Disappointing was the editorial arguing that the Educational Improvement Tax Credit— a decade-old, bipartisan-supported program that gives children educational options through voluntary business tax credits—”costs taxpayers.”
First comes the implication that businesses are not, in fact, taxpayers. Indeed, you seem to imply that citizens are best served when government takes more money out of the pockets of employers. But businesses are taxpayers, too, and they pass on the costs of their taxes to individuals through higher prices, smaller payrolls or less investment in the state.
Unfortunately, this falls into the typical tax-and-spend-proponent shell game that argues tax policy should seek to maximize the size of government. This attack on the EITC is befuddling, given that the expansion of educational tax credits, a $75 million increase, is less than public schools across Pennsylvania spend in one day.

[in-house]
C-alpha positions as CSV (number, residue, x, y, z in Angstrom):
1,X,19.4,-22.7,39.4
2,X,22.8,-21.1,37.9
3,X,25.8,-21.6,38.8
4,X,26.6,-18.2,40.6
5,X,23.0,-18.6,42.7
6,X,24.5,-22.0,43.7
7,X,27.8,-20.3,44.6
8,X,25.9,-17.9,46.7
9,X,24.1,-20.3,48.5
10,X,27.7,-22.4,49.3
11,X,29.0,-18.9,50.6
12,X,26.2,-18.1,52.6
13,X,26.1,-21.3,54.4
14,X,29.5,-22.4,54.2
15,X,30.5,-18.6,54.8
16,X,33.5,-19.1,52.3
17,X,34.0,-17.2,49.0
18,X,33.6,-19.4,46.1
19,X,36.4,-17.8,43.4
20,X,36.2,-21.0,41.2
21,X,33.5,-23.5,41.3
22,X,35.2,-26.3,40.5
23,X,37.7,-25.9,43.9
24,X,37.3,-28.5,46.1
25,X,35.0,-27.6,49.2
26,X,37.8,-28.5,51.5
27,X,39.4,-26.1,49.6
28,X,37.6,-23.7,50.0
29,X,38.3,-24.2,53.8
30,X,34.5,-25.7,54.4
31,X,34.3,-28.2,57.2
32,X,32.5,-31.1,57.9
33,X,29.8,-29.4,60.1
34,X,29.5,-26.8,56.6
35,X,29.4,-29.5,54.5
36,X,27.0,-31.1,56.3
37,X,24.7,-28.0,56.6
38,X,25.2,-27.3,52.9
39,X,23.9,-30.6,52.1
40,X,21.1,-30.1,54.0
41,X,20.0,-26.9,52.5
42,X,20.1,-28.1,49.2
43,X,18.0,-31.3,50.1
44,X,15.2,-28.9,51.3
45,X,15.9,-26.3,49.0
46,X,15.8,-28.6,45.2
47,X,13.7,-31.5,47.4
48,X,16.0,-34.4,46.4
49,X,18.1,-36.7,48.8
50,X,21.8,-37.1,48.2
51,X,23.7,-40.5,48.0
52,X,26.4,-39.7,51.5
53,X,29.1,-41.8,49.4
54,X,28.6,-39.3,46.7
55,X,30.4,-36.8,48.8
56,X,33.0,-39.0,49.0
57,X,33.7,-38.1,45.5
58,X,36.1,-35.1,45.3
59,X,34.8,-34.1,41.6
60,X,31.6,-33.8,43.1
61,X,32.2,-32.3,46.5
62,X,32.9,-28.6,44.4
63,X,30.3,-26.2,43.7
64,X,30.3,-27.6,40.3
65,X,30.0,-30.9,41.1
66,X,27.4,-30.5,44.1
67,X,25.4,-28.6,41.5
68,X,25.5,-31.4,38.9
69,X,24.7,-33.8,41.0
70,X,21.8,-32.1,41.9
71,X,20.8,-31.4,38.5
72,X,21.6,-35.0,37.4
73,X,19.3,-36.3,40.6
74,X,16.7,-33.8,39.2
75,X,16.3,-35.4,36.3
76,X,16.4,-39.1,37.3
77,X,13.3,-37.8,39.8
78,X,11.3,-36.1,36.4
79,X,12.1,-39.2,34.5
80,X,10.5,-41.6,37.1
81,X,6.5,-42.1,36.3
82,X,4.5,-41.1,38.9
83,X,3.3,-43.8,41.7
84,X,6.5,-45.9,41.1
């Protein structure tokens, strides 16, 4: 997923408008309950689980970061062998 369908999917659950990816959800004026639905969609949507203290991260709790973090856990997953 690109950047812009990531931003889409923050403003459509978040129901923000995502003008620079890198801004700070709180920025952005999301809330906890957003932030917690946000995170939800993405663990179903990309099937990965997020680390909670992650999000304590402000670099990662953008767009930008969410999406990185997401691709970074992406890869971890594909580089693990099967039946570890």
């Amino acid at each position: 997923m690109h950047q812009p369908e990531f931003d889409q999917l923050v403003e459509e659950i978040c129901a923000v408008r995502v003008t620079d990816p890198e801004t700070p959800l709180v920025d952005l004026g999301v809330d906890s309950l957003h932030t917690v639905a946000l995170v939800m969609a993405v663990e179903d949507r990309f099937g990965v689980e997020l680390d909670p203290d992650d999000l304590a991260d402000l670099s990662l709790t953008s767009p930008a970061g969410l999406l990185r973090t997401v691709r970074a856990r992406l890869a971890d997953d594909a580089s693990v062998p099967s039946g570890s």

More importantly, your lopsided argument ignores the savings of EITC. In 2010-11, the average EITC scholarship awarded for a student to attend a school of their choice was $1,099. In contrast, Pennsylvania school districts spent nearly $15,000 per student. In other words, the program offers scholarships to 13 students for the same cost as educating one in a public school. That is real savings to taxpayers, while offering students the opportunity to attend a better and safer school.
School choice saves—it saves students from violent and failing schools, and it saves taxpayers money by educating children at a lower cost.
Nathan A. Benefield
Director of Policy Analysis